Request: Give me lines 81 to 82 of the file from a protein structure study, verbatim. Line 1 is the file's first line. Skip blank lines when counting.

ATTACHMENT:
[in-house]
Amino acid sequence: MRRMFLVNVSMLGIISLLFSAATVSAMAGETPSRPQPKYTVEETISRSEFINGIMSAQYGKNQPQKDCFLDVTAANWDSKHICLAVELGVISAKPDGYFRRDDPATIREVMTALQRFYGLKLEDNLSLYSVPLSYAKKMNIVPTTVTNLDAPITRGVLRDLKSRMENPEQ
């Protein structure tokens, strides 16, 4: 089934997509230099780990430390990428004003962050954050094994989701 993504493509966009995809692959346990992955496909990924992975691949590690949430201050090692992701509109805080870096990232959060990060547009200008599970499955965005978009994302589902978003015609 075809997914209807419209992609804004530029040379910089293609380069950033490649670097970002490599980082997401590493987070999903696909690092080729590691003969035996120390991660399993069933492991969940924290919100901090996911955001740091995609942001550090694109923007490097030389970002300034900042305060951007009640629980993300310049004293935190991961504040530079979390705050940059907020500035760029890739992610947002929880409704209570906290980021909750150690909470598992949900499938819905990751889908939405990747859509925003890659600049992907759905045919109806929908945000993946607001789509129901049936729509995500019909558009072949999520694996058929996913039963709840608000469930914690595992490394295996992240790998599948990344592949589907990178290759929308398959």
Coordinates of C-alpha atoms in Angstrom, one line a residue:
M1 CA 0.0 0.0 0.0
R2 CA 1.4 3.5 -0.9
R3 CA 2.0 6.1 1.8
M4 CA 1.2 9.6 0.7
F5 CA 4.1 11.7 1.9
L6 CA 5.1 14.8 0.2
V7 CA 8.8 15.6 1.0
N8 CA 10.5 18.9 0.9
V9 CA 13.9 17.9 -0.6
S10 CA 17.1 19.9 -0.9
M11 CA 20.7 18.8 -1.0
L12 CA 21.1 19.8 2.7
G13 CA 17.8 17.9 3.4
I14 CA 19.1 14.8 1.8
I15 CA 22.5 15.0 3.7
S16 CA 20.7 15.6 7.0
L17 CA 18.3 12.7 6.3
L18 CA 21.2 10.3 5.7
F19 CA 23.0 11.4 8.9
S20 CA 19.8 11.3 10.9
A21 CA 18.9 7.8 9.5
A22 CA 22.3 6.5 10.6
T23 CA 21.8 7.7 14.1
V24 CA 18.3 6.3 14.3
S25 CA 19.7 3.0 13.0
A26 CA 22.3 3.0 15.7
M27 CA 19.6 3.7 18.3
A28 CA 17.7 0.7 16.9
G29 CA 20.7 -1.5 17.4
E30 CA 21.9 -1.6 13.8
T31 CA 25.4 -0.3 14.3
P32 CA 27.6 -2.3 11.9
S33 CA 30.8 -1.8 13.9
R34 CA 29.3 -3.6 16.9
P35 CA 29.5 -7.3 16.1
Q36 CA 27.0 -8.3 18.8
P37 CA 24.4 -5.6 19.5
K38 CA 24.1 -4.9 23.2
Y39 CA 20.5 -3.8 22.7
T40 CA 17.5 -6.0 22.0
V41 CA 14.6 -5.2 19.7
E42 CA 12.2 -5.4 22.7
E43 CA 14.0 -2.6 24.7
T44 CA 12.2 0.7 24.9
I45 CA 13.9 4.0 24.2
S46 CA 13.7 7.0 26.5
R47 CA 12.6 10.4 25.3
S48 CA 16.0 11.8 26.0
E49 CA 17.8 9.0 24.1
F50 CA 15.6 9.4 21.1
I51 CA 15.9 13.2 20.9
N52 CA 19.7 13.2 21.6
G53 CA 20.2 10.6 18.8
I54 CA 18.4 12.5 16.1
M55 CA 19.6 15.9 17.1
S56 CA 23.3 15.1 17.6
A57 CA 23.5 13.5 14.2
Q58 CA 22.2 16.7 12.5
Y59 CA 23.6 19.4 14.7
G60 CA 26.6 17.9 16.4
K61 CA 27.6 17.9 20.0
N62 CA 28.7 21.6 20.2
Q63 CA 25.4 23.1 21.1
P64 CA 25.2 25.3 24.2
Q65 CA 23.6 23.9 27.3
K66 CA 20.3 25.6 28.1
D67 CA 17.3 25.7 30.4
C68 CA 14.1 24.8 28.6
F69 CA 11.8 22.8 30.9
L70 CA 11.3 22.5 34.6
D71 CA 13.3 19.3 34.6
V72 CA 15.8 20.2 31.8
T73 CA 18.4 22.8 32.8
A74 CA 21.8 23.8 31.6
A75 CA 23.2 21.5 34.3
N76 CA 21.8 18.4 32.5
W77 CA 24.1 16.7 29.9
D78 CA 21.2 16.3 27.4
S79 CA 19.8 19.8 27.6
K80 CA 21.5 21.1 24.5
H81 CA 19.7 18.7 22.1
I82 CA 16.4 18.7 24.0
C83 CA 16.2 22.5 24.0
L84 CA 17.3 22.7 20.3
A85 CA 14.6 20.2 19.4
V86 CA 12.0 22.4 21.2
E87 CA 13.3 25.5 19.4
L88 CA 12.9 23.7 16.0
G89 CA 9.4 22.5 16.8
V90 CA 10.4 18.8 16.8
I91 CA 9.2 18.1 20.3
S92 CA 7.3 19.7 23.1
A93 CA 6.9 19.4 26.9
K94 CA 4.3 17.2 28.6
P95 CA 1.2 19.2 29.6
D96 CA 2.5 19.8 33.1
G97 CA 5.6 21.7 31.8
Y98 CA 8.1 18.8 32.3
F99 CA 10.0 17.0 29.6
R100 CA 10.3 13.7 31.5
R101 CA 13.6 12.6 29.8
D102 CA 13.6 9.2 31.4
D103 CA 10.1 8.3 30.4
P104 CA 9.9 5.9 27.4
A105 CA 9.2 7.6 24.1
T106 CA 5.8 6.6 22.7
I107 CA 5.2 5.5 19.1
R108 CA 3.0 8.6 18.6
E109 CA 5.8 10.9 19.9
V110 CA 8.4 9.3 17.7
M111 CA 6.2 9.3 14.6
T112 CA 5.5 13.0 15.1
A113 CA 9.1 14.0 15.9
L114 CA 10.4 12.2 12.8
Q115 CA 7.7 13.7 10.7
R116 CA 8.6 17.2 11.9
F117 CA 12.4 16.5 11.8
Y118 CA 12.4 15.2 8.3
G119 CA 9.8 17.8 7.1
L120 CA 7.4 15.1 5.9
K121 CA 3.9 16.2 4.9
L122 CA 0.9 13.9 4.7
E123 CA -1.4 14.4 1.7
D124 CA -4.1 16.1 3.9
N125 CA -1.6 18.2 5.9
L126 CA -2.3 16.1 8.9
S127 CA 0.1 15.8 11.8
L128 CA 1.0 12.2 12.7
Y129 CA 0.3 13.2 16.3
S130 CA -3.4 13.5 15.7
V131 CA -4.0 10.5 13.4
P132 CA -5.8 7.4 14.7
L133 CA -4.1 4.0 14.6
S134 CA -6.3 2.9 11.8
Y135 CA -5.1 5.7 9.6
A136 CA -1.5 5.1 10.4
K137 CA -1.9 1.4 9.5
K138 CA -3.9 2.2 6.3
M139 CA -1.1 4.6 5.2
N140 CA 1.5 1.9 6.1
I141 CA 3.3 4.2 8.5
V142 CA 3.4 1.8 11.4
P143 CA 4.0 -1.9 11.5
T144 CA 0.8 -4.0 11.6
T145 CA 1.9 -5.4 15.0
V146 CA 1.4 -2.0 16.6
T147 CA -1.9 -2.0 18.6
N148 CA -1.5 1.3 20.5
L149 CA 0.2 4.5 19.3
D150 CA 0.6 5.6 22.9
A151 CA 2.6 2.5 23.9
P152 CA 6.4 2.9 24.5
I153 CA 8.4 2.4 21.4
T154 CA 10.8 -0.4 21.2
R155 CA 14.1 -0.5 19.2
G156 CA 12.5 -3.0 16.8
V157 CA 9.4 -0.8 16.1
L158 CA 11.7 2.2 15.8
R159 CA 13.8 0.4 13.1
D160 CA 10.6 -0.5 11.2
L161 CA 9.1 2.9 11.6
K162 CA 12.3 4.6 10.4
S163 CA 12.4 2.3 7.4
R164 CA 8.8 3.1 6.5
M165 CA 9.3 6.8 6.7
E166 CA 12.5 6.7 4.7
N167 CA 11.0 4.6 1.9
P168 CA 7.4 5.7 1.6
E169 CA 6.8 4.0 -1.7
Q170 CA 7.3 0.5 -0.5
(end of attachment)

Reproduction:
W77 CA 24.1 16.7 29.9
D78 CA 21.2 16.3 27.4